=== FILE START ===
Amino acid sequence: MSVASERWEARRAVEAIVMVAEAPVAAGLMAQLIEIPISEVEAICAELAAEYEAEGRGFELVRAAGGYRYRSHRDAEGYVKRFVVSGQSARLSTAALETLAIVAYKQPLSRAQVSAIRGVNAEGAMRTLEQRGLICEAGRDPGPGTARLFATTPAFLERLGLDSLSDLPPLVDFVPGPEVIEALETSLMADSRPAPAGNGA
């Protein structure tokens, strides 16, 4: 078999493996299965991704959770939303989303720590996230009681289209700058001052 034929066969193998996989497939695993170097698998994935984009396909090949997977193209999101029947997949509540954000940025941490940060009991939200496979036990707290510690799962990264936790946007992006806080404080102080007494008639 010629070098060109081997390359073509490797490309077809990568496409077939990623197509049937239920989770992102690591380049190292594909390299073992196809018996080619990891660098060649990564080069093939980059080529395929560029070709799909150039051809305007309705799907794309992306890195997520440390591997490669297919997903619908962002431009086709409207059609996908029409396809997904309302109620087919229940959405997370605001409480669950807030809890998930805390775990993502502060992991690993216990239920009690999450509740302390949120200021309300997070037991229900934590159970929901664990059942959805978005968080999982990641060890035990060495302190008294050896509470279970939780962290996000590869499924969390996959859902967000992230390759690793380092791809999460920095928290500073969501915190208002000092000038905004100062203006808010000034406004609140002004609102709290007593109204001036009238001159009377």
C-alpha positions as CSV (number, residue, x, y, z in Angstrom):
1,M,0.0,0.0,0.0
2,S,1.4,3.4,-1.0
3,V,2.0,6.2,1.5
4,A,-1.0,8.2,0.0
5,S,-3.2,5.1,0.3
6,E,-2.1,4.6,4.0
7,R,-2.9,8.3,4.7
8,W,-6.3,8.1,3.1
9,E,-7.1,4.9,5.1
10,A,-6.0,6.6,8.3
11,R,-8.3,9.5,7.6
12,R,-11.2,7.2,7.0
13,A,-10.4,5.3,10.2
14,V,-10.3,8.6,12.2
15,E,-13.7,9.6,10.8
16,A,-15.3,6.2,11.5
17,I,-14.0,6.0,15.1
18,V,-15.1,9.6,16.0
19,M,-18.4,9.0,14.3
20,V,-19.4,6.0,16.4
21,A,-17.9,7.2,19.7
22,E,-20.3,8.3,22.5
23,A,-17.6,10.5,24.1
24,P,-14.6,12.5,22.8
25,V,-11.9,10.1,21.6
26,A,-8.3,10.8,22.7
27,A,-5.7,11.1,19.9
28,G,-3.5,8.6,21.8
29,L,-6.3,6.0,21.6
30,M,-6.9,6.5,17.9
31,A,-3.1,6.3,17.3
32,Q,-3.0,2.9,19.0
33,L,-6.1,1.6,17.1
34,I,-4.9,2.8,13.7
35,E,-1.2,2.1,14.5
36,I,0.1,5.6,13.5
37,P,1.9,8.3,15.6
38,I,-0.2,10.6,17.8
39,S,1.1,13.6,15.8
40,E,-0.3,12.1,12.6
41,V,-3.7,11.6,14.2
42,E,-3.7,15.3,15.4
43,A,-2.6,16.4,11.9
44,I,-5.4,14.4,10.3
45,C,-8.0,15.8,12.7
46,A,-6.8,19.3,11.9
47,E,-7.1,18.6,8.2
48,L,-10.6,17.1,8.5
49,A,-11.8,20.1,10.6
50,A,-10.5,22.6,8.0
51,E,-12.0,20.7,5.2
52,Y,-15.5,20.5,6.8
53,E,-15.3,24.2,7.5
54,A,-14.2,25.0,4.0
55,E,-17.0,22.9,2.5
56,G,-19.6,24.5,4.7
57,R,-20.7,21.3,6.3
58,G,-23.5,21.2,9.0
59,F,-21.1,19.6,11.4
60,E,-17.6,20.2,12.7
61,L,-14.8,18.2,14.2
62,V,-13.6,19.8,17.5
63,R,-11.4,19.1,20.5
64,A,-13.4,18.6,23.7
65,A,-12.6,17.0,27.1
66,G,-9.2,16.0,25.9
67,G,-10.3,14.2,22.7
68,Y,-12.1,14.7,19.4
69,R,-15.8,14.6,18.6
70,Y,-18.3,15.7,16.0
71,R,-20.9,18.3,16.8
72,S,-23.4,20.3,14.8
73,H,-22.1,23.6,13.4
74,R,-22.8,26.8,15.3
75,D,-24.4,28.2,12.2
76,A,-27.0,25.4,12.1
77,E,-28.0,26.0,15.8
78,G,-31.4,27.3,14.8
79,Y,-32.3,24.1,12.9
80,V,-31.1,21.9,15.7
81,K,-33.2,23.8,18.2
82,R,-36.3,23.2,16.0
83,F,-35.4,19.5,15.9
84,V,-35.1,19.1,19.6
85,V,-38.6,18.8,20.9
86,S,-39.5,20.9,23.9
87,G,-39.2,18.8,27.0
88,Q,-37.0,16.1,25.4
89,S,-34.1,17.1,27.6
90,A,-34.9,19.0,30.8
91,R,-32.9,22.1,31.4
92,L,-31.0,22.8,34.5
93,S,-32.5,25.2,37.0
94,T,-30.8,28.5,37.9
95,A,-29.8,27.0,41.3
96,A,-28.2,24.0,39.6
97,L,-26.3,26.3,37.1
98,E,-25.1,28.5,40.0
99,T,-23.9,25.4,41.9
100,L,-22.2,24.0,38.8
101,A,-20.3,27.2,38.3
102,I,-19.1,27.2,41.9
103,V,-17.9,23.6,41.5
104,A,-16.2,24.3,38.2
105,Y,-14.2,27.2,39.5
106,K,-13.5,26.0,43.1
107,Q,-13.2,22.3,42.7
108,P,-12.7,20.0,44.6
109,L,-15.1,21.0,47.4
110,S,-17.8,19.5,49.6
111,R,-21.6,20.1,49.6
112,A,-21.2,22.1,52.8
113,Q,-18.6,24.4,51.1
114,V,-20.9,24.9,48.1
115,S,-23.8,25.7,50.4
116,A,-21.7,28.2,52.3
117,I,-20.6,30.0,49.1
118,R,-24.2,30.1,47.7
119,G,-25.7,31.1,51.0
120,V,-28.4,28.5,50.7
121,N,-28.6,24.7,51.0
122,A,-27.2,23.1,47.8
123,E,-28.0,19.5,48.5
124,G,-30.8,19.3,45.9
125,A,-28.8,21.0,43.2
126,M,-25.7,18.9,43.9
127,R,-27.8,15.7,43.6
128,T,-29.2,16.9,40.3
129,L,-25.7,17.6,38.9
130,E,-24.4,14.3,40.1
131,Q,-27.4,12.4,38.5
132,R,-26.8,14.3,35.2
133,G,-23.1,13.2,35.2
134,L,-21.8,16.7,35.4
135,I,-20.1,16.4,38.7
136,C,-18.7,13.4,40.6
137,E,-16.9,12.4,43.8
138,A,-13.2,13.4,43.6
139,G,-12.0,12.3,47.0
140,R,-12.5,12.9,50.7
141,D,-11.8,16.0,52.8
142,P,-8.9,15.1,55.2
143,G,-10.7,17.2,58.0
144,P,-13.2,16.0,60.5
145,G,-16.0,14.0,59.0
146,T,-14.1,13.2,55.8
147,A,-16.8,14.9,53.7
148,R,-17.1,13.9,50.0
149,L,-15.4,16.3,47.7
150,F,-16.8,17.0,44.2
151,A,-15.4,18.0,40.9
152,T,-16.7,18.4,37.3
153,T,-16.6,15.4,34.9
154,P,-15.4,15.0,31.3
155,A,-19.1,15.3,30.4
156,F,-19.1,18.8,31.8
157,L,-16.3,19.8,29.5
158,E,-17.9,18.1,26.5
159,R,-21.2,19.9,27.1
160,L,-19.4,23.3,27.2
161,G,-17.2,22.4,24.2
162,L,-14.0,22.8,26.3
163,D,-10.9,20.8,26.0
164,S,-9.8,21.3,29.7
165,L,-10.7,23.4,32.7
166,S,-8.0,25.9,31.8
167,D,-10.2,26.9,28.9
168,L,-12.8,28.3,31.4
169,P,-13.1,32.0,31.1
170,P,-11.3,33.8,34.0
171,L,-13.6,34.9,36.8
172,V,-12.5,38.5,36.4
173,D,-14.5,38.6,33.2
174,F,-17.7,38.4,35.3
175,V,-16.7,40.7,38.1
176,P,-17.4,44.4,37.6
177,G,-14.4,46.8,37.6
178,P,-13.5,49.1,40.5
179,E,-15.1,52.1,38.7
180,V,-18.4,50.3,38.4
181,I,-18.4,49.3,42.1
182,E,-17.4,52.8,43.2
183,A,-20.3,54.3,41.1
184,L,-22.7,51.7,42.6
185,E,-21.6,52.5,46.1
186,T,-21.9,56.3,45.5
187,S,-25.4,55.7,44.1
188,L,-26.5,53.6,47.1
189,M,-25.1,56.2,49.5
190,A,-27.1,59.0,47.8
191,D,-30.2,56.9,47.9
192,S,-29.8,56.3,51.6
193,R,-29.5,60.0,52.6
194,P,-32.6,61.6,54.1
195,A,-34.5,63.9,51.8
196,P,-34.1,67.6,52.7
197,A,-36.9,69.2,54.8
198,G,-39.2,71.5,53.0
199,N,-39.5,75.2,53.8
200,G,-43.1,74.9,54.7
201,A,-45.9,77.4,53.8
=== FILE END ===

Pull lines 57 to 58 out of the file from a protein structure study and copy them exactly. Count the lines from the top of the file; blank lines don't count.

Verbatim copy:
54,A,-14.2,25.0,4.0
55,E,-17.0,22.9,2.5